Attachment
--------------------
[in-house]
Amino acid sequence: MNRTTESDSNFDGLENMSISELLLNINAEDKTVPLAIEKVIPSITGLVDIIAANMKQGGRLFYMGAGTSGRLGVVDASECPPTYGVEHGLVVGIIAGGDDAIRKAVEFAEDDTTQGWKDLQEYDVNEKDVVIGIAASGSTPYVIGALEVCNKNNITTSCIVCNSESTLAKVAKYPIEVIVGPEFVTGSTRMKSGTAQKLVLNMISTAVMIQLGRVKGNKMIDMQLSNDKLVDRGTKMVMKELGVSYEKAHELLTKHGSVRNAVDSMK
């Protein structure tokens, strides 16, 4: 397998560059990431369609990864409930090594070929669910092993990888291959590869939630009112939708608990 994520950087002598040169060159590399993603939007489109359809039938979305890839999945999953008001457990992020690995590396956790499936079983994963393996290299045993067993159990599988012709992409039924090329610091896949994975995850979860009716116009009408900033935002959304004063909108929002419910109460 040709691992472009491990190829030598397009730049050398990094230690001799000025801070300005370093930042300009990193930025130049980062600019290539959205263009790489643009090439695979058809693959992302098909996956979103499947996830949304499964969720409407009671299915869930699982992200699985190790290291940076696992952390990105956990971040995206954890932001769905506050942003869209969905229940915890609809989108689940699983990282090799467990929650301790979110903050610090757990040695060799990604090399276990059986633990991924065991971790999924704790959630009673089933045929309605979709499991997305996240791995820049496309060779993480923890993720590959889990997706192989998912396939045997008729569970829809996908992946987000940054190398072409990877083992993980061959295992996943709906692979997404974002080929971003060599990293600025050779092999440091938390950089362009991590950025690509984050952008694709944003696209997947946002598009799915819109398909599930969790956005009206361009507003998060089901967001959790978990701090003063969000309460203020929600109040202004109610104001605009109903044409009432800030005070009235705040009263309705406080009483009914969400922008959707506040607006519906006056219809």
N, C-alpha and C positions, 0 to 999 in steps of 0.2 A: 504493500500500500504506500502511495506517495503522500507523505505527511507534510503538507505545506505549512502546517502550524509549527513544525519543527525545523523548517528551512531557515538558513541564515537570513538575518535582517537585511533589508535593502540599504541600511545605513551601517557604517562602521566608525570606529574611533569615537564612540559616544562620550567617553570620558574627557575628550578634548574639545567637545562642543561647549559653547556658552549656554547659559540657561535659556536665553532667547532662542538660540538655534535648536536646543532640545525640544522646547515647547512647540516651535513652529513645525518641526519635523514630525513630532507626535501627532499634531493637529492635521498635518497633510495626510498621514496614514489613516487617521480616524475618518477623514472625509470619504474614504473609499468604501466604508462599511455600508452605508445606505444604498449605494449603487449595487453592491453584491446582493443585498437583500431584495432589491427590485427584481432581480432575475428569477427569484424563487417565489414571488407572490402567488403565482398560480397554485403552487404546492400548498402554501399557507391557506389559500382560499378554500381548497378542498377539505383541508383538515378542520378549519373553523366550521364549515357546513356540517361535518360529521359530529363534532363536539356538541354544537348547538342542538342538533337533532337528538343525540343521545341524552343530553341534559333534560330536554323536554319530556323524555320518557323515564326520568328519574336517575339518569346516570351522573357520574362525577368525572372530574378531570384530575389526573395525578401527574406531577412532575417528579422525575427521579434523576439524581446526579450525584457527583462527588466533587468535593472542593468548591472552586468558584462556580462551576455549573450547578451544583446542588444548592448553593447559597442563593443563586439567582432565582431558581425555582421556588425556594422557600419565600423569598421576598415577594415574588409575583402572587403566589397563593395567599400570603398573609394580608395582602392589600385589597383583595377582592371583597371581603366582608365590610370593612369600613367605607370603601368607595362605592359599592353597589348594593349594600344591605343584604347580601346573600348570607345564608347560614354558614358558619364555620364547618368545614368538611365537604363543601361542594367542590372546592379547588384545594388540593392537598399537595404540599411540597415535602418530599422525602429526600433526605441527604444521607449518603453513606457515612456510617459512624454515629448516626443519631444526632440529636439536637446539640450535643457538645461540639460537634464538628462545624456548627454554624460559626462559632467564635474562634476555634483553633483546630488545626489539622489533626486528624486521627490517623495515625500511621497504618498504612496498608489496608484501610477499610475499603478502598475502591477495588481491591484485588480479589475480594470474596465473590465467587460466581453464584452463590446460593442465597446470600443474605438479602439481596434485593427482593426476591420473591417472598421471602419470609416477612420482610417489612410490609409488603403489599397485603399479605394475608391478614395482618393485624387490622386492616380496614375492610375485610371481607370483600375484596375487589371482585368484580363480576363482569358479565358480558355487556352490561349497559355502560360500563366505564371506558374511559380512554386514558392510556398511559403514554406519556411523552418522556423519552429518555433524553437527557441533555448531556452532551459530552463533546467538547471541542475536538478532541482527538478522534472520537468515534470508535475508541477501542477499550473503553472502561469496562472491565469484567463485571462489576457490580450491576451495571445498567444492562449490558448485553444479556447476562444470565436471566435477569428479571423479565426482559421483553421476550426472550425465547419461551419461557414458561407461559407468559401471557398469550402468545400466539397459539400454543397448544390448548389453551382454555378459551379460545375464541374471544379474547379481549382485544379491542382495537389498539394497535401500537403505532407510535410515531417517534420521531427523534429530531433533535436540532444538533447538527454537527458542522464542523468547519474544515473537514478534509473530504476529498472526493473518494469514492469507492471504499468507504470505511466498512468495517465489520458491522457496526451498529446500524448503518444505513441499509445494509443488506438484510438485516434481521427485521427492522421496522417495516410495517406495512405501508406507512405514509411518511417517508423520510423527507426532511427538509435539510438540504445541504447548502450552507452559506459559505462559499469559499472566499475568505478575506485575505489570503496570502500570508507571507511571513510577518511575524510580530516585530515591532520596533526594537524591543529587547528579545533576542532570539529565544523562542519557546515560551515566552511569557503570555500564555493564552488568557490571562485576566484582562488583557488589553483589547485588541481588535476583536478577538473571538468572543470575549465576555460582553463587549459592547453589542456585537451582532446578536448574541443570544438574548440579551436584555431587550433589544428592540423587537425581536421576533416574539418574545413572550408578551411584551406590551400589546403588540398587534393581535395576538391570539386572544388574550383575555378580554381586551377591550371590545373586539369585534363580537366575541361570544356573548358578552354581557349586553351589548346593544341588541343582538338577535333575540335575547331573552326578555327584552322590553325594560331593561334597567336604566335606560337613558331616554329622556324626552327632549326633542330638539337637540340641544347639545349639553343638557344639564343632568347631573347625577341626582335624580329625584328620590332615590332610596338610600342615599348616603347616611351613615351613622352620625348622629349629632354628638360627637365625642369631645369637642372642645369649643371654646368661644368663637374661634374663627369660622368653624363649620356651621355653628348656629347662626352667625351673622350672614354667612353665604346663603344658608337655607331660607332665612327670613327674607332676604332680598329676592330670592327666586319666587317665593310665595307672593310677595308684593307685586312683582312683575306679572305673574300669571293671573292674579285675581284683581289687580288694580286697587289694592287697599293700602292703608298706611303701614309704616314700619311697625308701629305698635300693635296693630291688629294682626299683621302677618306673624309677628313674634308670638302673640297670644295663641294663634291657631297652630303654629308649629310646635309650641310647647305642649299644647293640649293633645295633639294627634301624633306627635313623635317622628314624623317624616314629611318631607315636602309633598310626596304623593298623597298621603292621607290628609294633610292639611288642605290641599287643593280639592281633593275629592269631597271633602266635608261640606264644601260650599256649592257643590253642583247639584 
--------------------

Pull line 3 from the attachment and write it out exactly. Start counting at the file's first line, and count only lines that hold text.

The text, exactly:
């Protein structure tokens, strides 16, 4: 397998560059990431369609990864409930090594070929669910092993990888291959590869939630009112939708608990 994520950087002598040169060159590399993603939007489109359809039938979305890839999945999953008001457990992020690995590396956790499936079983994963393996290299045993067993159990599988012709992409039924090329610091896949994975995850979860009716116009009408900033935002959304004063909108929002419910109460 040709691992472009491990190829030598397009730049050398990094230690001799000025801070300005370093930042300009990193930025130049980062600019290539959205263009790489643009090439695979058809693959992302098909996956979103499947996830949304499964969720409407009671299915869930699982992200699985190790290291940076696992952390990105956990971040995206954890932001769905506050942003869209969905229940915890609809989108689940699983990282090799467990929650301790979110903050610090757990040695060799990604090399276990059986633990991924065991971790999924704790959630009673089933045929309605979709499991997305996240791995820049496309060779993480923890993720590959889990997706192989998912396939045997008729569970829809996908992946987000940054190398072409990877083992993980061959295992996943709906692979997404974002080929971003060599990293600025050779092999440091938390950089362009991590950025690509984050952008694709944003696209997947946002598009799915819109398909599930969790956005009206361009507003998060089901967001959790978990701090003063969000309460203020929600109040202004109610104001605009109903044409009432800030005070009235705040009263309705406080009483009914969400922008959707506040607006519906006056219809």